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Volunteer as an adviser

All sorts of people volunteer as Citizens Advice Bureau advisers. Here are some of the things they have in common:

  • Good listener
  • Can work in a team
  • Can read and write English, and do basic arithmetic
  • Are open–minded and don’t judge people or their circumstances
  • Enjoy helping all kinds of people
  • Be prepared to commit around 4 hours each week

Does this sound like you? Then apply to be a volunteer!

Do I need special qualifications or experience to become an adviser? 

No! The Citizens Advice Bureau adviser training programme and AdviserNet, our web-based information system, will give you a great start in the bureau.

What does an adviser do?

The role of a Citizens Advice Bureau adviser is very varied. Here’s some more information on some of the things advisers do in the Citizens Advice Bureua:

  • Interview clients at the bureau, by phone or in person. Some bureaux give advice by e-mail or even by SMS
  • Provide information from AdviserNet and other sources
  • Explain the choices the client faces, and what these choices mean
  • Offer practical help to clients by writing letters, making phone calls and helping fill in forms
  • Perform calculations (for example, to assess entitlement to certain kinds of benefits)
  • Refer clients to other agencies if they are better placed to help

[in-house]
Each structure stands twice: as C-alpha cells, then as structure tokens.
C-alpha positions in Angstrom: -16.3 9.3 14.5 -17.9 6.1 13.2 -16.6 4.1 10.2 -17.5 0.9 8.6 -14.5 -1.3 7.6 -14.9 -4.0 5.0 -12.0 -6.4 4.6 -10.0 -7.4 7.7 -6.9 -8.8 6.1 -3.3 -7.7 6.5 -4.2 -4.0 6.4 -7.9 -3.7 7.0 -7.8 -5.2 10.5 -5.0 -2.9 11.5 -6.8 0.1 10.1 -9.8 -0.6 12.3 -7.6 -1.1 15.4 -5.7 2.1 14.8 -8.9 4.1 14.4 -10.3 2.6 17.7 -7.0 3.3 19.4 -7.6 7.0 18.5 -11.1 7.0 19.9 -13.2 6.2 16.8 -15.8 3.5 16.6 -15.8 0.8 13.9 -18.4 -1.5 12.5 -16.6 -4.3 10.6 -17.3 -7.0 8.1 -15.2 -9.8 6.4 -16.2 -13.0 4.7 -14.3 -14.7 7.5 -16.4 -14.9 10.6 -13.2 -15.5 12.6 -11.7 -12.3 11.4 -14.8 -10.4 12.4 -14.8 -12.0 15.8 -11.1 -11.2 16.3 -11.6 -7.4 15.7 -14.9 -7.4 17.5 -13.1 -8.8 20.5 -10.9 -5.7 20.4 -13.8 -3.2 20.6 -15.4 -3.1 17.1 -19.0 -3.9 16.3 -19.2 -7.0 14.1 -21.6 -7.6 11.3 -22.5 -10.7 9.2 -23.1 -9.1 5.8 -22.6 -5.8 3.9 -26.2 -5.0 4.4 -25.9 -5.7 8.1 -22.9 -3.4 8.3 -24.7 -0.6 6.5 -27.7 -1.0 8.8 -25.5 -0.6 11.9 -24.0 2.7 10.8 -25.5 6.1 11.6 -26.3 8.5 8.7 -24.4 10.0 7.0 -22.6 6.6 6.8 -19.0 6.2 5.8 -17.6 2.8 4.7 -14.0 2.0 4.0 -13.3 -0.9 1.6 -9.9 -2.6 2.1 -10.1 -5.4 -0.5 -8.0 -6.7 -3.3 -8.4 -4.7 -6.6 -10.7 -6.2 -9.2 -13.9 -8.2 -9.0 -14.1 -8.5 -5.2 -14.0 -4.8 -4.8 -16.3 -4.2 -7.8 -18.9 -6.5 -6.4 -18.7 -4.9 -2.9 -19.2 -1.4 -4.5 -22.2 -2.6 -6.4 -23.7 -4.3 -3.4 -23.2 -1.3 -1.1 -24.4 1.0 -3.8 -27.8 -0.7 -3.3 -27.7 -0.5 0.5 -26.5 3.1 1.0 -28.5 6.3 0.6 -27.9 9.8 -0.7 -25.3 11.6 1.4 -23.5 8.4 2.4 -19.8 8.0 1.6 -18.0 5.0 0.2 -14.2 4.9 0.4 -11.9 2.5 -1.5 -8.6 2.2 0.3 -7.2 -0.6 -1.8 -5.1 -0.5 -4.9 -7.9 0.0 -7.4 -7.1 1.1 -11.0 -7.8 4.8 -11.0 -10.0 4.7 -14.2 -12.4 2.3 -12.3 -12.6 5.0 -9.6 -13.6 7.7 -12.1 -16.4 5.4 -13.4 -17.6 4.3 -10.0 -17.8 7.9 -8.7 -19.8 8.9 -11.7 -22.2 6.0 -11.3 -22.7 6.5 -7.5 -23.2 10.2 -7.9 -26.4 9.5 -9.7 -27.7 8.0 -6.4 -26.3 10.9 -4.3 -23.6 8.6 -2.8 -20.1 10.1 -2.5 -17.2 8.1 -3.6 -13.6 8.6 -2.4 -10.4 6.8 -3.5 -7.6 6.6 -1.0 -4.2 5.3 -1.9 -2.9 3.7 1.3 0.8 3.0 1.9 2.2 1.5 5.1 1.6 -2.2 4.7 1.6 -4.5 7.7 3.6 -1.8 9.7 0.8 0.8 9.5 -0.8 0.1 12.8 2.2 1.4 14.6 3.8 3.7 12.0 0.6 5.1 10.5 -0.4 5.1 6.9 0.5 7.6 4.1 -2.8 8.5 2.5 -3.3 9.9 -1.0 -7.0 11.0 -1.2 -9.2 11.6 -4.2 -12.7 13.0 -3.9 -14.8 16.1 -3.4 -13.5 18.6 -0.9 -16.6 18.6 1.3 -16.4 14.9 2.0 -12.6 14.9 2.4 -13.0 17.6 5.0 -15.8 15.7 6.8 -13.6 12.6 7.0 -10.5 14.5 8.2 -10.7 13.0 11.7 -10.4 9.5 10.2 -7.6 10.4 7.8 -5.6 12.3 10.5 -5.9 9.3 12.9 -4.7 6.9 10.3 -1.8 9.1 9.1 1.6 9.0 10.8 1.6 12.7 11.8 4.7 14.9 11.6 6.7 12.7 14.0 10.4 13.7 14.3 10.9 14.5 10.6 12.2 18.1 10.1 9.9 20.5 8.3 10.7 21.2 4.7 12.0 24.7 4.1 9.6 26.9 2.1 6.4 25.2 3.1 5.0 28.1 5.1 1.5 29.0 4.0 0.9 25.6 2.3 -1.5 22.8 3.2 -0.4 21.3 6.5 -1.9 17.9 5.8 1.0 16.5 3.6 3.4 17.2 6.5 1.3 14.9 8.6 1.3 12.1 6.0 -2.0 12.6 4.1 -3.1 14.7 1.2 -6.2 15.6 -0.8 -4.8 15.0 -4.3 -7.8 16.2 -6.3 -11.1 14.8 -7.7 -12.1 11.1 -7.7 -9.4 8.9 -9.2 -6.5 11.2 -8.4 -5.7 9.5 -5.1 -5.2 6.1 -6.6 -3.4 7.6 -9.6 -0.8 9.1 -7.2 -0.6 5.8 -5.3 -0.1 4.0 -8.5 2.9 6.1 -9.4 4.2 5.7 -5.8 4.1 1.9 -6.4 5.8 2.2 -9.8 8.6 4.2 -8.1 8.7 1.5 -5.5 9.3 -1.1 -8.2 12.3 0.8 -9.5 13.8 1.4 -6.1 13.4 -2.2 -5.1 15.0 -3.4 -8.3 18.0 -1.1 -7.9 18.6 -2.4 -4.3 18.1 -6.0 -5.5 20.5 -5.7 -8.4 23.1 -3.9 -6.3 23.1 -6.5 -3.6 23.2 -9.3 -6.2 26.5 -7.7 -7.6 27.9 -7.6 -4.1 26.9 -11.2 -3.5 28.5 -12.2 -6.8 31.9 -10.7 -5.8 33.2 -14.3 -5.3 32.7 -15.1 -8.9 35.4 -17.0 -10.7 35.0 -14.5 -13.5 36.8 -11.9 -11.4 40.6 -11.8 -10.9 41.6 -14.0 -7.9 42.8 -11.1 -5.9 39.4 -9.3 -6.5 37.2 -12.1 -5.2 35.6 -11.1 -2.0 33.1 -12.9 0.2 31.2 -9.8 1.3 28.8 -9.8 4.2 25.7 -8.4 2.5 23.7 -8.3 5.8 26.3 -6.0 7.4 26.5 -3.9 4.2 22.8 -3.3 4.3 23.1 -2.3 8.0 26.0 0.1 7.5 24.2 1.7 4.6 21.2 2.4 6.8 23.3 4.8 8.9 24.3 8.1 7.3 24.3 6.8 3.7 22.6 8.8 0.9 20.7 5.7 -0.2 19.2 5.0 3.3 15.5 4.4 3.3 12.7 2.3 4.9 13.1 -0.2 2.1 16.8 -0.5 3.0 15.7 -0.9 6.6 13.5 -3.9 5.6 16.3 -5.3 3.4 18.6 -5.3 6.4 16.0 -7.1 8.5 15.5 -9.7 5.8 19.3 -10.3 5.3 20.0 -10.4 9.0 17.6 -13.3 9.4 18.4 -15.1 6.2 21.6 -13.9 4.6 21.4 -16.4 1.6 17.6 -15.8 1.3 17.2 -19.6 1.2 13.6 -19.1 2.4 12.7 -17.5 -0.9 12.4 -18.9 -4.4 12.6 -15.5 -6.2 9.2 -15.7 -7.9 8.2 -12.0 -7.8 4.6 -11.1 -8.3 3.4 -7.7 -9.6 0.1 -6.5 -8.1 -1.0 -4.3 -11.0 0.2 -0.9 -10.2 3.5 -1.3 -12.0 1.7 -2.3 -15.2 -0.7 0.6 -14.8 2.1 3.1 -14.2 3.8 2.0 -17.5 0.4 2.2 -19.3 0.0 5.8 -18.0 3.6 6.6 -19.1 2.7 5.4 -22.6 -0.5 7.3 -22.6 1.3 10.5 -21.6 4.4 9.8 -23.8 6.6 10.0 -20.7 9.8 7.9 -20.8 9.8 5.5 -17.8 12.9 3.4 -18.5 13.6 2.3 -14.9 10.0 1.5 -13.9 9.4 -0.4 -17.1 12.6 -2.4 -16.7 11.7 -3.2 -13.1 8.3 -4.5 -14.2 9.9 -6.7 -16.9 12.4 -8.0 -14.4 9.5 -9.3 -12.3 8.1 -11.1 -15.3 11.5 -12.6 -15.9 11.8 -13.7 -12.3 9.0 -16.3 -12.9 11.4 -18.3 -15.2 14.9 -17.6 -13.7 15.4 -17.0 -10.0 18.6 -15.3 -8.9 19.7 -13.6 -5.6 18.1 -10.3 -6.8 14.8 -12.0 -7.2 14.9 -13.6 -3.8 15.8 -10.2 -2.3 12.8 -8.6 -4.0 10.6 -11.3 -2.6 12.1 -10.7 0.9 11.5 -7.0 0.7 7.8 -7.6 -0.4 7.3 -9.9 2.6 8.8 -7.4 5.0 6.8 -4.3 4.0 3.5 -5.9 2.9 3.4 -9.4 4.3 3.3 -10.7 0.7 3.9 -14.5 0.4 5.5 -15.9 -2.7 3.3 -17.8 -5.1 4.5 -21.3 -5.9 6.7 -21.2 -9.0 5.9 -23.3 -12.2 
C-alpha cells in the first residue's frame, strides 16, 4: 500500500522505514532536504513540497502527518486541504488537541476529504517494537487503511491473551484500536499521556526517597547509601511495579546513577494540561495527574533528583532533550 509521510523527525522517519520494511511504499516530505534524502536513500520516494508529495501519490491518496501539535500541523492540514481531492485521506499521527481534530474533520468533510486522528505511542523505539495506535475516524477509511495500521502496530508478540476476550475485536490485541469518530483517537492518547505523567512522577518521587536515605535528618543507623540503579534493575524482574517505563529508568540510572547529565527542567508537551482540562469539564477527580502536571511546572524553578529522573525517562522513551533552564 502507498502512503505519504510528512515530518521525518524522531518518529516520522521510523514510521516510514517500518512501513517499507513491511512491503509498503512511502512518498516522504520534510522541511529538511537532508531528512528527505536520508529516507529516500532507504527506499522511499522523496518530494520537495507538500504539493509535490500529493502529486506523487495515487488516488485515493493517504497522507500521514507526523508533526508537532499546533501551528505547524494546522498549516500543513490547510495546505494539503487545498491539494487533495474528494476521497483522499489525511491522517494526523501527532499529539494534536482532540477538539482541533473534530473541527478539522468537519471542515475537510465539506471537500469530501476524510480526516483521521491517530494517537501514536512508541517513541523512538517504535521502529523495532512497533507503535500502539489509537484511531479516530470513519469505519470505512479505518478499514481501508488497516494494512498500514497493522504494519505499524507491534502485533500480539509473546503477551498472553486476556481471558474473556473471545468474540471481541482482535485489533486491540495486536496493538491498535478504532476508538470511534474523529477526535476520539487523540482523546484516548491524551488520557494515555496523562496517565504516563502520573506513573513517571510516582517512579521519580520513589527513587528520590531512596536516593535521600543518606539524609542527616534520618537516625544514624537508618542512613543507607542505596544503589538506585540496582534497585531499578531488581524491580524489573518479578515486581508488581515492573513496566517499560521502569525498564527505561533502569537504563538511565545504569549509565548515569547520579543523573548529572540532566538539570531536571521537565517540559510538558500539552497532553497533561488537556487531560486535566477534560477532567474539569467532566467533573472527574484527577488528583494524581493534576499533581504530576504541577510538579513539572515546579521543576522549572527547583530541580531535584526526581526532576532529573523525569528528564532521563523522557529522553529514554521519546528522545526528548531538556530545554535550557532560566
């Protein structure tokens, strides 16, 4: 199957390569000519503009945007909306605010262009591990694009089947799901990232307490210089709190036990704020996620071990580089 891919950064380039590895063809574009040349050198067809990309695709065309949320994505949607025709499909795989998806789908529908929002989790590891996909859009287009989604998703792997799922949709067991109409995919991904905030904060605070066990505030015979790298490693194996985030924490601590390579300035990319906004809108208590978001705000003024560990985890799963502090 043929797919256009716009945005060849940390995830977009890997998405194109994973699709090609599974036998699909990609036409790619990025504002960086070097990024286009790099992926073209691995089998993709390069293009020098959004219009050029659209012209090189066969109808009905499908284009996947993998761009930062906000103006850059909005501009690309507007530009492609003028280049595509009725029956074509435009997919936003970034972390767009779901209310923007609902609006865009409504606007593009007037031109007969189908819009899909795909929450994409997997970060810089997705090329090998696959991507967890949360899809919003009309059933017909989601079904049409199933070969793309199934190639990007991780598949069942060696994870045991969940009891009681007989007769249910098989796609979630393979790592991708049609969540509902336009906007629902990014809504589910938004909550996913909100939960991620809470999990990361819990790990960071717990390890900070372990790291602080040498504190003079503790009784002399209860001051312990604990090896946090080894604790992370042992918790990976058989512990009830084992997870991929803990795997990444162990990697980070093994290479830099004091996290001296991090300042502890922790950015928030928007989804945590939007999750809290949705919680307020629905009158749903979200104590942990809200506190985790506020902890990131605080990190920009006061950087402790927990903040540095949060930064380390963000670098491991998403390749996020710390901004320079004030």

• Keep records of all clients’ cases
  • Prevent future problems by identifying issues that affect a lot of clients – this is called social policy work
  • Some bureau advisers represent clients at tribunals

Support and development for Citizens Advice Bureau advisers

You don’t need to know everything to be a Citizens Advice Bureau adviser! Citizens Advice Scotland has developed an accredited training programme that will give you the skills you need to deliver a high quality service to clients. Our internet-based AdviserNet system is full of information you need to help your clients.

There will always be someone in the Citizens Advice Bureau that you can go to for guidance or support to make sure that you’re giving the right advice.

Once you’re a generalist adviser, you can choose to undertake training and develop specialist skills such as, for example, employment tribunal representation or money advice.

Moving on from the bureau

As well as helping you in the Citizens Advice Bureau, all the training and support you get as a Citizens Advice Bureau adviser can help you into paid work or further education when it’s time to move on.

No wonder people say Citizens Advice Bureau training is the best!

If you want to know more, contact your local bureau to find out what you can do to help your Citizens Advice Bureau help more people.

Apply to volunteer

Contact your local Citizens Advice Bureau to find out about volunteer vacancies they are looking to fill.